ARSENAL 0 - 0 AC MILAN
It was a moment that could just have changed the order of European football's elite.
With a matter of seconds remaining in a fascinating and captivating Champions League last-sixteen tie at the Emirates Stadium, Emmanuel Adebayor loped towards a cross and wearily thrust himself at a chance that looked certain to yield a dramatic winning goal.
Off balance he may have been, yet after 93 and a half minutes of high quality toil, this was Arsenal's chance to confirm they were ready to beat a major superpower and claim their place among the game's giants. It was to be heartache and not celebration that followed.
As Adebayor collapsed onto the turf behind the goal after heading his effort off the crossbar, he knew the significance of the chance he had missed; and while Arsenal will dream of a famous victory at the San Siro in the return leg, you suspect the key moment in this tie had just passed Arsene Wenger's men by.
Like an Olympic sprinter who false starts in the 100m final or the Superbowl quarter-back who fluffs his chance to throw the winning touchdown pass with second remaining, Adebayor had blown his moment to burst the Milan bubble and fill Arsenal's with enough air to carry them towards the Champions League quarter-finals.
If this joyous Arsenal side were to confirm they were ready to claim their place among Europe's superpowers, this was the occasion for them to make their mark and try as they might in the opening 45 minutes at a misty and vibrant Emirates Stadium, they fail to break down the sturdy Milan door.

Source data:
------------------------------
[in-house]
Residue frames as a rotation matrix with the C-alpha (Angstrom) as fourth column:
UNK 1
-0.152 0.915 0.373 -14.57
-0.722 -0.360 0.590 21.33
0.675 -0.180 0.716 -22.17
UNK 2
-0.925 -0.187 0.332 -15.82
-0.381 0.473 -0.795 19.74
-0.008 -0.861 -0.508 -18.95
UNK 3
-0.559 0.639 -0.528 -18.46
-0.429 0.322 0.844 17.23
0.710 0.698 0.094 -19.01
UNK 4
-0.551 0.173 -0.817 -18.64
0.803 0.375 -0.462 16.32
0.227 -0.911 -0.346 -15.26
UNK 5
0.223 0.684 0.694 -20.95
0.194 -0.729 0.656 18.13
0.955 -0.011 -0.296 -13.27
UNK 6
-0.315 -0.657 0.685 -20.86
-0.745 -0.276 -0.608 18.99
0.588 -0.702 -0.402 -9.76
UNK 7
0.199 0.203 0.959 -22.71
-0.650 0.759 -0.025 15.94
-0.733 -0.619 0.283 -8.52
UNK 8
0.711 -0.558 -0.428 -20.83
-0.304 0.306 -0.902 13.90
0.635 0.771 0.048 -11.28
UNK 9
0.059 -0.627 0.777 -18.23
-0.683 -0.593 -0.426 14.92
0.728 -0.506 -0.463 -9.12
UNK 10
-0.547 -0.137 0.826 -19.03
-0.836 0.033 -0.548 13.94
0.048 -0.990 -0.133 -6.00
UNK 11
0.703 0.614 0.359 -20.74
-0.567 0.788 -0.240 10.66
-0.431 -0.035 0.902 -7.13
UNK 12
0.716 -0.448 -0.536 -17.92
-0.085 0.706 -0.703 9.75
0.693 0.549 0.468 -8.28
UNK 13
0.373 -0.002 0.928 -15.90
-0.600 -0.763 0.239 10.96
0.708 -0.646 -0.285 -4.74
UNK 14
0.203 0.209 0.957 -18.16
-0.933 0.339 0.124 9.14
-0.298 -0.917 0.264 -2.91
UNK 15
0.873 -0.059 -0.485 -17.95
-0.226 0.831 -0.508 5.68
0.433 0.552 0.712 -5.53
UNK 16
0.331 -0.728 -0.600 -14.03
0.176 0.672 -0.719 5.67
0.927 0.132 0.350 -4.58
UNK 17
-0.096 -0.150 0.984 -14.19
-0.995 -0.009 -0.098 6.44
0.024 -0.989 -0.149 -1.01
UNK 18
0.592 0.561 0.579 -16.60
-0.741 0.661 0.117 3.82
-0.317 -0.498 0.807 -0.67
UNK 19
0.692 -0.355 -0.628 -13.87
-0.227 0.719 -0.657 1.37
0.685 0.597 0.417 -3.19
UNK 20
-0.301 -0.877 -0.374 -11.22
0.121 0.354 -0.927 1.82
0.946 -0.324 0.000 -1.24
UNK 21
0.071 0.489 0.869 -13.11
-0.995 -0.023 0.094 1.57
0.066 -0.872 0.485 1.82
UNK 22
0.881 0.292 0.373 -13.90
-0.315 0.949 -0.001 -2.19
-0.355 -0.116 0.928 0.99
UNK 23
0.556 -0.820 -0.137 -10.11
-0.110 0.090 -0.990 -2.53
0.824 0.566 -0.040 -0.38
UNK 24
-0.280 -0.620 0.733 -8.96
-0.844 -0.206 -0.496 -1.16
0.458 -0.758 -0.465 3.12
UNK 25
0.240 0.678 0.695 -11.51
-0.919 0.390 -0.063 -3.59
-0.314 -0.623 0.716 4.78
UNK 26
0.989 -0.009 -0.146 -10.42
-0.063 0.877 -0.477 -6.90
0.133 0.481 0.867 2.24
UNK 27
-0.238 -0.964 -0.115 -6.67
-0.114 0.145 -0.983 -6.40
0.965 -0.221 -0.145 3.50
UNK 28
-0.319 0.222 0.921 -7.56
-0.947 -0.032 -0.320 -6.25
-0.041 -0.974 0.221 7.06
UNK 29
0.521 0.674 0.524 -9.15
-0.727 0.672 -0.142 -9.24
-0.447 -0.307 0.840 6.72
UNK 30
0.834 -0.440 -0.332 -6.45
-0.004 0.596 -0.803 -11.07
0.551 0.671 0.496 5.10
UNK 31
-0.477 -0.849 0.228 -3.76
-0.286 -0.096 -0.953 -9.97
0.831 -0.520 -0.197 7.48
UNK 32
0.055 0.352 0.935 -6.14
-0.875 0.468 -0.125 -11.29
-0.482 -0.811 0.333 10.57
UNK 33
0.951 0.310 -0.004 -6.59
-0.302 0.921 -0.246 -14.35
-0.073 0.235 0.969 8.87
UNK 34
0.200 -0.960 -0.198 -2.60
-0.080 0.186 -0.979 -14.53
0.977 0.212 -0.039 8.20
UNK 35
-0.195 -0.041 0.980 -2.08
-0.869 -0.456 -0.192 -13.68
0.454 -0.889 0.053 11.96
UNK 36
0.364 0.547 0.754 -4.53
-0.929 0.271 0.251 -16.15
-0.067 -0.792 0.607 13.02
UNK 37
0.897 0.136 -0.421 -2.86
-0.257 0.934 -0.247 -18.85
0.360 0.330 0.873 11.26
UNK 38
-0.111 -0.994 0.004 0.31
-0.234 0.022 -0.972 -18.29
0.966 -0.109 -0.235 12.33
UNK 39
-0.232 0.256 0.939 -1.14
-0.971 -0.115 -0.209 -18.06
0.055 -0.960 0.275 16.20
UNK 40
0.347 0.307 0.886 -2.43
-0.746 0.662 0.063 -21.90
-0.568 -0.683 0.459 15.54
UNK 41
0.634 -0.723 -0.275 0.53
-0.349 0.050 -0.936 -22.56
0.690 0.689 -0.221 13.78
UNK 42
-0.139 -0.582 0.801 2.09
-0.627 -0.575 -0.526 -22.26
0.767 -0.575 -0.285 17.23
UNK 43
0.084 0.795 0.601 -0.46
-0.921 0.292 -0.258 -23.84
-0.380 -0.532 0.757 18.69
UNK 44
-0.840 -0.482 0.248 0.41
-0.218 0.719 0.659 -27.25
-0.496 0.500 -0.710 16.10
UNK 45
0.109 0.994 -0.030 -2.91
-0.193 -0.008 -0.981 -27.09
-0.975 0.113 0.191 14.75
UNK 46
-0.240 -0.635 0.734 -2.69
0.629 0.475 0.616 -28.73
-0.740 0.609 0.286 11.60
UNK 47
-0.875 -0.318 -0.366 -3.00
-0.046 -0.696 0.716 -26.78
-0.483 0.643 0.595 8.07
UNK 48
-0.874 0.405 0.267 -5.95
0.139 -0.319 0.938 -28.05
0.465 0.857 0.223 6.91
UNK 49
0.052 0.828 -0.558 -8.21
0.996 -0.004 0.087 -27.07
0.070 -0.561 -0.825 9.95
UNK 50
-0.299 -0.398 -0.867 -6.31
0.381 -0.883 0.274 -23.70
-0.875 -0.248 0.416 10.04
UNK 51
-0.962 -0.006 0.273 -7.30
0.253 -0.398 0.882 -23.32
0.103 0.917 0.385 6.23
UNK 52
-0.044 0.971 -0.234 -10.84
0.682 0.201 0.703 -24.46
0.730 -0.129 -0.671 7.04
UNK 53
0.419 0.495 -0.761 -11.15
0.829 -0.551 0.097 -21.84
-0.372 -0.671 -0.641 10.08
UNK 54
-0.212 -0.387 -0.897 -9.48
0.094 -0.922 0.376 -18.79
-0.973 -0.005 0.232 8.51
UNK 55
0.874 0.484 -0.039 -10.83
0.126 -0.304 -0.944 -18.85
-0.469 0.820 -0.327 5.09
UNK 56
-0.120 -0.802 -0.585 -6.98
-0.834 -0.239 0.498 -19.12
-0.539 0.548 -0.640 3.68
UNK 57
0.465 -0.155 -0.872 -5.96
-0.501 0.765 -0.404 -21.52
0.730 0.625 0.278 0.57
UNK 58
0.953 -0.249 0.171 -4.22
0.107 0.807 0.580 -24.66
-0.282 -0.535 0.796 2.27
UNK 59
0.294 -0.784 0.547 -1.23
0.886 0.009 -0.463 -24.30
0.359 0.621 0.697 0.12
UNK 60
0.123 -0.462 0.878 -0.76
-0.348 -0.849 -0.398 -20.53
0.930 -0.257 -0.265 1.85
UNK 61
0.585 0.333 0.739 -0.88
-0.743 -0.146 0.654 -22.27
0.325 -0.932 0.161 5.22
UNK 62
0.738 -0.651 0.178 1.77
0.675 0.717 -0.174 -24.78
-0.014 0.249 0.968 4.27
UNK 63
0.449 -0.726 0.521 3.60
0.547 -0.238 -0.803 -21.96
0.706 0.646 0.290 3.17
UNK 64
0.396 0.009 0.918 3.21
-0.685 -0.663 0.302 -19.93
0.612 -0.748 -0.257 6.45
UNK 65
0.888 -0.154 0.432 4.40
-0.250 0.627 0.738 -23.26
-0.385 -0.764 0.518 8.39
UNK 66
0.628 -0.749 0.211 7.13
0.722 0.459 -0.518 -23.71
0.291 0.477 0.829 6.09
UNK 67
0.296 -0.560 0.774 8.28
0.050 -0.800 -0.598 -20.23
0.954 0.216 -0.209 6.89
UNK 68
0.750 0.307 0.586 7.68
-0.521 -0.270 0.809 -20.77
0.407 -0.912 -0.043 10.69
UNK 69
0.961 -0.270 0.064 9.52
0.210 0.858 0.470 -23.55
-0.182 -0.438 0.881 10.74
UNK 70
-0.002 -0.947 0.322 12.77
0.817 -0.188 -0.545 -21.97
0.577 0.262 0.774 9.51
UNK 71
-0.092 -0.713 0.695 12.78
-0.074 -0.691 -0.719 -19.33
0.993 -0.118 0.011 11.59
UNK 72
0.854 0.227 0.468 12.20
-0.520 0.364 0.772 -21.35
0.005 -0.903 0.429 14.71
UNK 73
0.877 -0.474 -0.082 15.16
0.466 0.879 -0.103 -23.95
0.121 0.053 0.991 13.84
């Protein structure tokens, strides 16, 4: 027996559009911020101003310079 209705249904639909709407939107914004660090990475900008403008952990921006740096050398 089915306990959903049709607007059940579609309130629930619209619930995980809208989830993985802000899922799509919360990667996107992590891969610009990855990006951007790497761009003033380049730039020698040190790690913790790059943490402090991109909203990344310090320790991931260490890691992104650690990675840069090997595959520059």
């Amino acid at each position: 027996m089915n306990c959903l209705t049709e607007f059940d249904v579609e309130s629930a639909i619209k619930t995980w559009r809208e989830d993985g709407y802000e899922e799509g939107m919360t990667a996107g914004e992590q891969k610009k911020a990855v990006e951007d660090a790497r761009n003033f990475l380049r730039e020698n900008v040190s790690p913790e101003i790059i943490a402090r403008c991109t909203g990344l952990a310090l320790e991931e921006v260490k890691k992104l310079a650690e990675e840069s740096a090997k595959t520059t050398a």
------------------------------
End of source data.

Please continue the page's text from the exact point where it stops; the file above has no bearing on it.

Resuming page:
Arsene Wenger's vision of football is that of an art performed by maestros with a touch of fantasy in their hearts, yet Carlo Ancelotti and his Milan side have been mixing it in the real world for a little too long to allow opponents to provide such enchantment.
It meant we were presented with a first half that followed Ancelotti's script rather than Wenger's. Boring it was not, as two sets of hugely talented players displayed a range of passing and ball possession most footabllers could only dream about, yet the clear cut chances and genuine excitement in front of goal was lacking.
While Milan can take the bulk of the blame for stifling the excitement, Arsenal's policy of employing just one striker, in Emmanuel Adebayor, was playing into the Italian's hands. With Eduardo employed in a supporting role on the left side and Alex Hleb in a similarly attacking position on the right, Wenger clearly believed his attack minded side would find a way to untangle the Milan web, but they failed to break through.